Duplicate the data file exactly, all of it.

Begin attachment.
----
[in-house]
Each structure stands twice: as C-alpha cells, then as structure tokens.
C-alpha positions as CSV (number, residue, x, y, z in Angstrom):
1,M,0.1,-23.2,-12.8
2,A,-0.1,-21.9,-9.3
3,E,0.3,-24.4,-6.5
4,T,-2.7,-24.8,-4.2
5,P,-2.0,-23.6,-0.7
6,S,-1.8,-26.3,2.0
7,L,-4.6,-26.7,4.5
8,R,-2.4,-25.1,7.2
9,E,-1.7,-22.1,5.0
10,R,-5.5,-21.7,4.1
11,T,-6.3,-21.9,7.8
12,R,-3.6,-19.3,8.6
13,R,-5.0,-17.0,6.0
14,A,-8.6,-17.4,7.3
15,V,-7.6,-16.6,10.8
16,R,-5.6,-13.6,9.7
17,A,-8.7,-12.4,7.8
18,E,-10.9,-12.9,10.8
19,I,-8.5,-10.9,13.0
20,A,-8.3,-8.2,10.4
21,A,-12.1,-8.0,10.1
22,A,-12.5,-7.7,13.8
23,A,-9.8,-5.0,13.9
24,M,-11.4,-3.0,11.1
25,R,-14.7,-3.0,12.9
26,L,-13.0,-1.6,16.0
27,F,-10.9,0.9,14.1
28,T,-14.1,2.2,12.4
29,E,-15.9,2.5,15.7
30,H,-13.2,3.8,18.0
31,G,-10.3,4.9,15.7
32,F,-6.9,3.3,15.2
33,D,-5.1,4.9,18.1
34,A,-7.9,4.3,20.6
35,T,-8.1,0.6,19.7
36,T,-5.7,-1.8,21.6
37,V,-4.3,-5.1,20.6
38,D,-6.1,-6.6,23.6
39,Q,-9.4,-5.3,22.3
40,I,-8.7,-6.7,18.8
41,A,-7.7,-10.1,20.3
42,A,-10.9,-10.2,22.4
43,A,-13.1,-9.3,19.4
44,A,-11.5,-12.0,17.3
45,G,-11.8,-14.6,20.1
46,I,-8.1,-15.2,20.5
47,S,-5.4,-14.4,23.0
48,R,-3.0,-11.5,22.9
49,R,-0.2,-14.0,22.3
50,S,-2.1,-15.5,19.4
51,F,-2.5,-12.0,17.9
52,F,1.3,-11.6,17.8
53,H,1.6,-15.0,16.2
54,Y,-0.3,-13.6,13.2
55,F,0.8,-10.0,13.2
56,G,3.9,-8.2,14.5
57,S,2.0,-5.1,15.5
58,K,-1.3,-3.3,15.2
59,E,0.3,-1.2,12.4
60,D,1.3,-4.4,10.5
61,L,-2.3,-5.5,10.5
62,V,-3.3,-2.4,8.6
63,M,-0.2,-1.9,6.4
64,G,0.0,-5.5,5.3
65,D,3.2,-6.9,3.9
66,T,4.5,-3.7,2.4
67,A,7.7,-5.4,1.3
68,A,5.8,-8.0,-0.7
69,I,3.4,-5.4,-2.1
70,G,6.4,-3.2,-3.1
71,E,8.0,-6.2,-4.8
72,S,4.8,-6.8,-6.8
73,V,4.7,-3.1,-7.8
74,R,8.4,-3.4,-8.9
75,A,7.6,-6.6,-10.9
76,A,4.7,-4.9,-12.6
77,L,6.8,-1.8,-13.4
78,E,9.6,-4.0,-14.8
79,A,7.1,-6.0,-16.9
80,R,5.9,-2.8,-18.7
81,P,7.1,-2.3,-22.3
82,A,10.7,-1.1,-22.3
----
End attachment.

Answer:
[in-house]
Each structure stands twice: as C-alpha cells, then as structure tokens.
C-alpha positions as CSV (number, residue, x, y, z in Angstrom):
1,M,0.1,-23.2,-12.8
2,A,-0.1,-21.9,-9.3
3,E,0.3,-24.4,-6.5
4,T,-2.7,-24.8,-4.2
5,P,-2.0,-23.6,-0.7
6,S,-1.8,-26.3,2.0
7,L,-4.6,-26.7,4.5
8,R,-2.4,-25.1,7.2
9,E,-1.7,-22.1,5.0
10,R,-5.5,-21.7,4.1
11,T,-6.3,-21.9,7.8
12,R,-3.6,-19.3,8.6
13,R,-5.0,-17.0,6.0
14,A,-8.6,-17.4,7.3
15,V,-7.6,-16.6,10.8
16,R,-5.6,-13.6,9.7
17,A,-8.7,-12.4,7.8
18,E,-10.9,-12.9,10.8
19,I,-8.5,-10.9,13.0
20,A,-8.3,-8.2,10.4
21,A,-12.1,-8.0,10.1
22,A,-12.5,-7.7,13.8
23,A,-9.8,-5.0,13.9
24,M,-11.4,-3.0,11.1
25,R,-14.7,-3.0,12.9
26,L,-13.0,-1.6,16.0
27,F,-10.9,0.9,14.1
28,T,-14.1,2.2,12.4
29,E,-15.9,2.5,15.7
30,H,-13.2,3.8,18.0
31,G,-10.3,4.9,15.7
32,F,-6.9,3.3,15.2
33,D,-5.1,4.9,18.1
34,A,-7.9,4.3,20.6
35,T,-8.1,0.6,19.7
36,T,-5.7,-1.8,21.6
37,V,-4.3,-5.1,20.6
38,D,-6.1,-6.6,23.6
39,Q,-9.4,-5.3,22.3
40,I,-8.7,-6.7,18.8
41,A,-7.7,-10.1,20.3
42,A,-10.9,-10.2,22.4
43,A,-13.1,-9.3,19.4
44,A,-11.5,-12.0,17.3
45,G,-11.8,-14.6,20.1
46,I,-8.1,-15.2,20.5
47,S,-5.4,-14.4,23.0
48,R,-3.0,-11.5,22.9
49,R,-0.2,-14.0,22.3
50,S,-2.1,-15.5,19.4
51,F,-2.5,-12.0,17.9
52,F,1.3,-11.6,17.8
53,H,1.6,-15.0,16.2
54,Y,-0.3,-13.6,13.2
55,F,0.8,-10.0,13.2
56,G,3.9,-8.2,14.5
57,S,2.0,-5.1,15.5
58,K,-1.3,-3.3,15.2
59,E,0.3,-1.2,12.4
60,D,1.3,-4.4,10.5
61,L,-2.3,-5.5,10.5
62,V,-3.3,-2.4,8.6
63,M,-0.2,-1.9,6.4
64,G,0.0,-5.5,5.3
65,D,3.2,-6.9,3.9
66,T,4.5,-3.7,2.4
67,A,7.7,-5.4,1.3
68,A,5.8,-8.0,-0.7
69,I,3.4,-5.4,-2.1
70,G,6.4,-3.2,-3.1
71,E,8.0,-6.2,-4.8
72,S,4.8,-6.8,-6.8
73,V,4.7,-3.1,-7.8
74,R,8.4,-3.4,-8.9
75,A,7.6,-6.6,-10.9
76,A,4.7,-4.9,-12.6
77,L,6.8,-1.8,-13.4
78,E,9.6,-4.0,-14.8
79,A,7.1,-6.0,-16.9
80,R,5.9,-2.8,-18.7
81,P,7.1,-2.3,-22.3
82,A,10.7,-1.1,-22.3